Over my life, I've heard over and over again that politicians don't represent us.

Bring Back Common Sense to Washington

I don't know when it happened, but the people in Washington have lost their common sense.  They have lost the idea that they represent the people.  It's time to bring the people's house back to the people.  I'm running for Indiana's 5th congressional district seat

I'm not a perfect person, and I'm definitely not a politician. We all make mistakes.  I've found that being honest and a good person goes a long way to not only gain trust from others, but gaining confidence in yourself.  I live by the golden rule, do unto others as you would have done unto yourself.


I grew up in northwest Indiana.  I was born in East Chicago, Indiana. My mother started raising me in Portage Indiana until we moved to Hammond Indiana when I was about 5 years old.

I remember being a little kid in Portage a bit.  We were not a rich family, but we made by. I remember living in a trailer.  I remember waking up to snow bigger than me.  Snow higher than the stairs on the trailer.  Snow so high even the plows couldn't get through.  When we moved to a house at age 5 or so, I remember seeing a house for the first time.  I remember finding neighbors.  I remember coloring on the walls and getting in trouble for it.  

I lost my biological father at age 4.  I was raised by my mother and step father, my dad, in Hammond Indiana.  I went to Jefferson elementary and then Gavit High School.  I was in the marching band and show choir.  I attended Covenant Presbyterian Church, where I became a member in my teens.


I got married when I was 18.  I was young and naive.  I thought I could raise a family and change the world.  We had three children together, Ashley, Abby, and Andrew.  Due to many reasons, including our age, we got divorced.  

Shortly after I got divorced, I met my future and current wife, Kristy.  We are married and have three living children together, Donovan, Kiernan, and Teagan.  In 2007 Kristy was pregnant with our second child, Kaitlynn.  I had painted her room pink, and setup the crib.  We were just weeks away from having a new baby in the house.  Then at around 8 months pregnant, Kristy stopped feeling her move.  The doctor told us there was no heart beat.  We had to be rushed to the hospital and deliver her.  She had already passed away.  I lost my mind.  I went into a deep depression where there was no light in my life.  How could God take away our baby?  Why did this happen to us?  I didn't care about anyone or anything anymore, including myself.  I lost my way with God.  I stole from my employer to pay for the funeral, gambling, and drinking.  I'm ashamed of how I acted.  I can never repay my debt to those I hurt, especially my wife and children.  This period in my life is a dark stain on my past and I try every day to be a better person than I was the day before.  I've asked my family, friends, neighbors, and my God as well to forgive me.  I try to remember John 1:9 - "If we confess our sins, he is faithful and just and will forgive us our sins and purify us from all unrighteousness."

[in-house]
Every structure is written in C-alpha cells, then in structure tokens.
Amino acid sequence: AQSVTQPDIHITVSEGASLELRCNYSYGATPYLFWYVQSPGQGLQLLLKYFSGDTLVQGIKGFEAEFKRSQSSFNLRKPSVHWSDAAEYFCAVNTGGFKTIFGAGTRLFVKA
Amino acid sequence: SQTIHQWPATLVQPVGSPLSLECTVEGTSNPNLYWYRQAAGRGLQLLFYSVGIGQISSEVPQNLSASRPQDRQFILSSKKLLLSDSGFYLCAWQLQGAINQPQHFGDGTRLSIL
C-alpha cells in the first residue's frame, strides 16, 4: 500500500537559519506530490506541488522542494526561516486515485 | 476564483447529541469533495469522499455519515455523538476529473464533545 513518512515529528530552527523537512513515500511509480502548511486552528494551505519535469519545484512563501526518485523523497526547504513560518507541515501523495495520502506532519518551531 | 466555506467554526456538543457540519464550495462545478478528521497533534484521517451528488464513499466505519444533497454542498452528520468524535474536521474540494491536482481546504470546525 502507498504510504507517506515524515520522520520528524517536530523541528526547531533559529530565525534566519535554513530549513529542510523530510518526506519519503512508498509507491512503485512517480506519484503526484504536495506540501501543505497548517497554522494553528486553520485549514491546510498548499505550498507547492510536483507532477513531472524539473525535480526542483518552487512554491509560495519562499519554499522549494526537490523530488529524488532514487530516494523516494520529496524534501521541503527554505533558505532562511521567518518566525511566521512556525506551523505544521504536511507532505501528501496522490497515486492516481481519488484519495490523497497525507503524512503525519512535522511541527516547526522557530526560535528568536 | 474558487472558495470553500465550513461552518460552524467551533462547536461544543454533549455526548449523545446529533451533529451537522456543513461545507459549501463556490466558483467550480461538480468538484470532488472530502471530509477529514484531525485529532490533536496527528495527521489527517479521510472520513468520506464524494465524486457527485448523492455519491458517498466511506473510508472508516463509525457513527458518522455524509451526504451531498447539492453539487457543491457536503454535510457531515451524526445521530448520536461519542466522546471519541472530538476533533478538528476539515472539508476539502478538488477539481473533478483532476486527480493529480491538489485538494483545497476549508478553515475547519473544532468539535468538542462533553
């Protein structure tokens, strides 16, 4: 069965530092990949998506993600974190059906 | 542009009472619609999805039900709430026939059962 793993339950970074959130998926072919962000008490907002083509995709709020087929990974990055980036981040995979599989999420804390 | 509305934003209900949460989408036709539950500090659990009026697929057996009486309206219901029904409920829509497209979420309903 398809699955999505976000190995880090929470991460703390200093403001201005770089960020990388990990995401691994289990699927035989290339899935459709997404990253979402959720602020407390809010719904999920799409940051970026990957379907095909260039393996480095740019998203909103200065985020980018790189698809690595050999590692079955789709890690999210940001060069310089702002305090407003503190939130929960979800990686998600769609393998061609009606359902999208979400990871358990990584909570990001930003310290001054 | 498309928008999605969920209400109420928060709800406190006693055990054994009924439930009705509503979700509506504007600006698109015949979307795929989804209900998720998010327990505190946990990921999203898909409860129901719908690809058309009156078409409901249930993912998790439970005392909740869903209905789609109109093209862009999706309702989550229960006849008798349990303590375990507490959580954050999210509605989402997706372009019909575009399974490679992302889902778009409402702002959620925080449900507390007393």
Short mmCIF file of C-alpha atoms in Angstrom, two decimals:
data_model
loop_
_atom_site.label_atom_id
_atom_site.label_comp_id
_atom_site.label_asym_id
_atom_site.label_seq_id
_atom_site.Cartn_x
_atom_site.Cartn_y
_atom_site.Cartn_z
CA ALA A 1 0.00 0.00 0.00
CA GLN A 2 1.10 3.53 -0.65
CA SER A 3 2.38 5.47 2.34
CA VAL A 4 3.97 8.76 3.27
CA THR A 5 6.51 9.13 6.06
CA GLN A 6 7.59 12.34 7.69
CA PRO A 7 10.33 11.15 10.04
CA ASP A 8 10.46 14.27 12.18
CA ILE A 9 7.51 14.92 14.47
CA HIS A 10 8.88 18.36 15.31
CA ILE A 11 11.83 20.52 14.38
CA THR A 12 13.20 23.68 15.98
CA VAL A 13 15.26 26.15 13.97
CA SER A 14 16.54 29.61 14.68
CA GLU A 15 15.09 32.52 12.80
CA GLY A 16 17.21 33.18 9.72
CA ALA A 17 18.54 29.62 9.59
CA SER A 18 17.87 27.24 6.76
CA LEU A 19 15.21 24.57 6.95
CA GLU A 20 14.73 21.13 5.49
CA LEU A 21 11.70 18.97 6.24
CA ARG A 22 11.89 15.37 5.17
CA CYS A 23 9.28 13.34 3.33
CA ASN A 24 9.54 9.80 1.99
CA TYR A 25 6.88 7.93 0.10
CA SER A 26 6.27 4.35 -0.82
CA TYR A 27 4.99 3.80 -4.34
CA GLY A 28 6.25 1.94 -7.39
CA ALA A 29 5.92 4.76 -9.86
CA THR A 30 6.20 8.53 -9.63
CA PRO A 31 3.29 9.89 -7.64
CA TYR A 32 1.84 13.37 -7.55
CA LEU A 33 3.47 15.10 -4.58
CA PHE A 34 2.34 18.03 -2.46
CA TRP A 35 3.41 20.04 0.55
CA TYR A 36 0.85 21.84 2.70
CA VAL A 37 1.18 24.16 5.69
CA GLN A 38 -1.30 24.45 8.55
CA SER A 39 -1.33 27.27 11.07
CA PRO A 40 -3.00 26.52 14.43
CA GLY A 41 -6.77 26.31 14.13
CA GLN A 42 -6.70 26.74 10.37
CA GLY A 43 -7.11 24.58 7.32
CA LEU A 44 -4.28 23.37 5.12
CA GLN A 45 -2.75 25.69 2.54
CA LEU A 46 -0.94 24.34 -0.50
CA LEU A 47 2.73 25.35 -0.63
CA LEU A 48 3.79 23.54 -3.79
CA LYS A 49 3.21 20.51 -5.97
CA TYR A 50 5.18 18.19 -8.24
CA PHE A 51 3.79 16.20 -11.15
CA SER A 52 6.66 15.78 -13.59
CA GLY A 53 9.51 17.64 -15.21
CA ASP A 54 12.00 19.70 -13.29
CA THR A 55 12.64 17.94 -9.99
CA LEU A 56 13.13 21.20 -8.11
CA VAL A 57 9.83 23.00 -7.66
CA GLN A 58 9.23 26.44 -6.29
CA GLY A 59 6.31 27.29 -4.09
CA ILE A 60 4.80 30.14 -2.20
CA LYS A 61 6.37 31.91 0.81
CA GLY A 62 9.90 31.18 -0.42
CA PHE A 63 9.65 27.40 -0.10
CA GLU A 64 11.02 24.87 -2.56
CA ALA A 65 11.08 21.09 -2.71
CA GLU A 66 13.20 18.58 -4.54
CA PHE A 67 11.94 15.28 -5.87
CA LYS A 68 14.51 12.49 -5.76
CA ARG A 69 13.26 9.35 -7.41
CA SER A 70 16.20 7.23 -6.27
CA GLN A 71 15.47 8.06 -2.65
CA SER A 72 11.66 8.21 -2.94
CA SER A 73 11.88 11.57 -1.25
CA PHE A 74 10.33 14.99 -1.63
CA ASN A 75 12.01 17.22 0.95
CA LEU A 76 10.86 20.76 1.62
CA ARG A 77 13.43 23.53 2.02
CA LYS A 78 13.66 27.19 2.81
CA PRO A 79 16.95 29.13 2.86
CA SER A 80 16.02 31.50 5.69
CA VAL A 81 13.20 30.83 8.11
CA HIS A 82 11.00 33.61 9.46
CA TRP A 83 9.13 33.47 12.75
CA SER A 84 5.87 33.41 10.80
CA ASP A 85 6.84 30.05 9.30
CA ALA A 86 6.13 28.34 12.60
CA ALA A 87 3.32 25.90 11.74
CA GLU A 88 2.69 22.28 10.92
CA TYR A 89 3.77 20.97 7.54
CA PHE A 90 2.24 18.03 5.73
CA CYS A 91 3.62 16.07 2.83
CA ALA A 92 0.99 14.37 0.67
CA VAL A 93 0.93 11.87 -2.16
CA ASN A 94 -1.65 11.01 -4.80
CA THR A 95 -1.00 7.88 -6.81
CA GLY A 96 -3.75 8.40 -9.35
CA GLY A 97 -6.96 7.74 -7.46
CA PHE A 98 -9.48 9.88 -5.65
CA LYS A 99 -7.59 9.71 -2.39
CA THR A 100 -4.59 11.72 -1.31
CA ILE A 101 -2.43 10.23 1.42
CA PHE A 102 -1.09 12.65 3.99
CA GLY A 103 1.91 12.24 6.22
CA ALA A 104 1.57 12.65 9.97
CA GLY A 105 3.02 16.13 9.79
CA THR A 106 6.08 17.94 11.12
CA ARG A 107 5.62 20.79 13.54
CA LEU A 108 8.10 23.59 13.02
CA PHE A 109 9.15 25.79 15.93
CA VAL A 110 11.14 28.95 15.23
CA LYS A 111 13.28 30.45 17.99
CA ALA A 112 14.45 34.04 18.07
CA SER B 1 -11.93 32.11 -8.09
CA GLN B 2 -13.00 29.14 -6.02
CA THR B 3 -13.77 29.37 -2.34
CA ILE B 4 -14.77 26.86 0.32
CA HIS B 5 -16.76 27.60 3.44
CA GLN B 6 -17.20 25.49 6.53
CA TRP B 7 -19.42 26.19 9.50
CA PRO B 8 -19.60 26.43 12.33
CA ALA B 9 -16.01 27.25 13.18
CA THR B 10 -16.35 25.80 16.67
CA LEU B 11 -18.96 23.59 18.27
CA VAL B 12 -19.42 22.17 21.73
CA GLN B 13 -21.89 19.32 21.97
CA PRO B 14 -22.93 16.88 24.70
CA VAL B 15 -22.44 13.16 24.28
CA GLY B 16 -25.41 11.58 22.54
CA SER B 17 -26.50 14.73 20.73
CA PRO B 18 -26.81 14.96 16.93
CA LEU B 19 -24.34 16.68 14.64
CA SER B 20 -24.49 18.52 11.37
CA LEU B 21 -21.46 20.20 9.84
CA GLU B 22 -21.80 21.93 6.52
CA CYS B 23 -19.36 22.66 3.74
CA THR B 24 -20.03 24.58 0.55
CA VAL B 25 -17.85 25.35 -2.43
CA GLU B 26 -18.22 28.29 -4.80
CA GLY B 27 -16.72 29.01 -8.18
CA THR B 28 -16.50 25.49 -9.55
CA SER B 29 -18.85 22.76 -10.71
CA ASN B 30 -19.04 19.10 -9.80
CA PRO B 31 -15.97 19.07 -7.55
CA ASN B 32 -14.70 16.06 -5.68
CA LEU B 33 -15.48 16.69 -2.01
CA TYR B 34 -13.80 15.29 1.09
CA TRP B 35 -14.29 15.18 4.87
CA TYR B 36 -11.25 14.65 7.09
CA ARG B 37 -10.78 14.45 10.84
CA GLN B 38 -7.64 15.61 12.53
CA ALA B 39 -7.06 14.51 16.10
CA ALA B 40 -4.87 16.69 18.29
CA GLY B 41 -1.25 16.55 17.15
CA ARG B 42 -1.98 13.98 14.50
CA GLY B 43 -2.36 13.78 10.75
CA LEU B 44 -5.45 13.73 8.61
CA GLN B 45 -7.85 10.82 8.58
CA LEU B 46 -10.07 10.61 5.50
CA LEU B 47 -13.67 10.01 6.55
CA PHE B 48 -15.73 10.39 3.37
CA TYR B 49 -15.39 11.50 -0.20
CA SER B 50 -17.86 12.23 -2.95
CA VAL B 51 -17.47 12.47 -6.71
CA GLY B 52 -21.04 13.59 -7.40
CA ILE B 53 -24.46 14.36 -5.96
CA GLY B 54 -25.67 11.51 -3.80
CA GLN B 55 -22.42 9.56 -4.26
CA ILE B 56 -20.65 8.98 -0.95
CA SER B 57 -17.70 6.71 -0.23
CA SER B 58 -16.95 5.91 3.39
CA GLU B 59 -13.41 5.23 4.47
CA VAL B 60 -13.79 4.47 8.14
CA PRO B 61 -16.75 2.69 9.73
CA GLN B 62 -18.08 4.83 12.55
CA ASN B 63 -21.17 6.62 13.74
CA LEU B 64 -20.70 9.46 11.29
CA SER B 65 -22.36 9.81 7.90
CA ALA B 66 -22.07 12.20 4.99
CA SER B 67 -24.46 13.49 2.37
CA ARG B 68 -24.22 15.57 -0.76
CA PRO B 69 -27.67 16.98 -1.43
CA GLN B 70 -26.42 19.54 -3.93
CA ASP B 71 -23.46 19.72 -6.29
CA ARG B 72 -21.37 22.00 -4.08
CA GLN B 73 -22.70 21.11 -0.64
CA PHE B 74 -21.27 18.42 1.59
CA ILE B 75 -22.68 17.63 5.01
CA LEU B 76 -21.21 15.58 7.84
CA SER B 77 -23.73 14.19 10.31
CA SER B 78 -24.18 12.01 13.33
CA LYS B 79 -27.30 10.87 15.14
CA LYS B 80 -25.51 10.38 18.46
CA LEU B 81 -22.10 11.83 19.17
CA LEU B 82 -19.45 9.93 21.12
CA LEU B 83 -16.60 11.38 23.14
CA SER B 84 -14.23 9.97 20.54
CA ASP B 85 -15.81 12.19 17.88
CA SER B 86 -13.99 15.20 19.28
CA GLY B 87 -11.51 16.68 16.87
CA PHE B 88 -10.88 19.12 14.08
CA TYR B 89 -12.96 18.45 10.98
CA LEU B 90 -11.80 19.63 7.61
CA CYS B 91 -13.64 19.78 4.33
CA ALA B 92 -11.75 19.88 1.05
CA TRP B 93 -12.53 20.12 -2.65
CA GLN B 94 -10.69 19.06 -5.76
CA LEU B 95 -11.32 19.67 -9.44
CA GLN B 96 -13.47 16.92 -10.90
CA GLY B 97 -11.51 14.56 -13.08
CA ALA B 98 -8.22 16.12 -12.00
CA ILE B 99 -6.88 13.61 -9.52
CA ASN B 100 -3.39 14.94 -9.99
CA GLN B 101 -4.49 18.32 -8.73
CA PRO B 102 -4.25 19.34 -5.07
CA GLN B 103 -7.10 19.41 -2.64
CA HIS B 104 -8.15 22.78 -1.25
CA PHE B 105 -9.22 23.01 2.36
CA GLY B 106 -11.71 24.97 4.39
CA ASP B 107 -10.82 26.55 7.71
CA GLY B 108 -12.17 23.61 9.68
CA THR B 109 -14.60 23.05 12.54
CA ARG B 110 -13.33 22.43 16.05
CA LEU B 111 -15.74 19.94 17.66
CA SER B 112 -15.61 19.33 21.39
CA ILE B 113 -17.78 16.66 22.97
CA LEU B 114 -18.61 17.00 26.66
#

Since the loss of Kaitlynn, I've made a promise I would help out my community any and every chance I get.  I've helped out at food banks, and ran food donation drives.  I participate in meal trains when anyone needs some help.  If someone needs help with just about anything, I try to be there for them.  As a congressman, I promise to keep doing the same.  I won't be able to help people move furniture or fix cars, but you can bet that anything that I can do to help people I will. When you call my office my staff will have priority orders to see what we can do for anyone needing help.  Constituent services is what they call it in Washington.  I call it just being a good neighbor.  When we all work together, the world is a better place.  

I've been a forklift driver, a database programmer, a medical records keeper, a CFO, a software designer, a photographer and many other things.  As many people in my generation, and the next, can attest the job market is whatever job you can get when you need to support your family.  


When I was a teenager I was diagnosed with bipolar disorder.  A lot of people have bipolar disorder, including politicians like Winston Churchill.  It spans all nations, genders, and professions.  From mathematicians and philosophers, to actors and musicians.   

I struggled a lot of my life with the diagnosis.  I always thought periods of depression and the  period of extra energy (mania)  were normal.  I didn't want to think I was flawed, or broken.  I finally accepted my diagnosis in my early thirties.  I realized that my disability was no different than any other disability that people are born with.  I didn't choose to have bipolar, just like one doesn't choose to be born with kidney disease, or epilepsy.   Having bipolar has made me a stronger person for friends, family, and community. 

My unique experiences in life make me the ideal candidate to represent the majority of our community.  I know what it's like to live the middle class life.  I know what it's like to work double shifts to make ends meet.  I know what it's like to be disabled.  I know what it's like to deal with personal hardships.  I will use my experience from all the adversity and success in my life to bring common sense solutions to congress.   

I'm not a politician, but I am a neighbor.  I think it's time we had neighbors looking out for us.  I think it's time we said enough with partisan politics, and do what's right for everyone.  I think it's time we all stood up and said enough is enough, we are not going to be represented by those that are out of touch with half of Americans.  

And that's why I'm running for congress.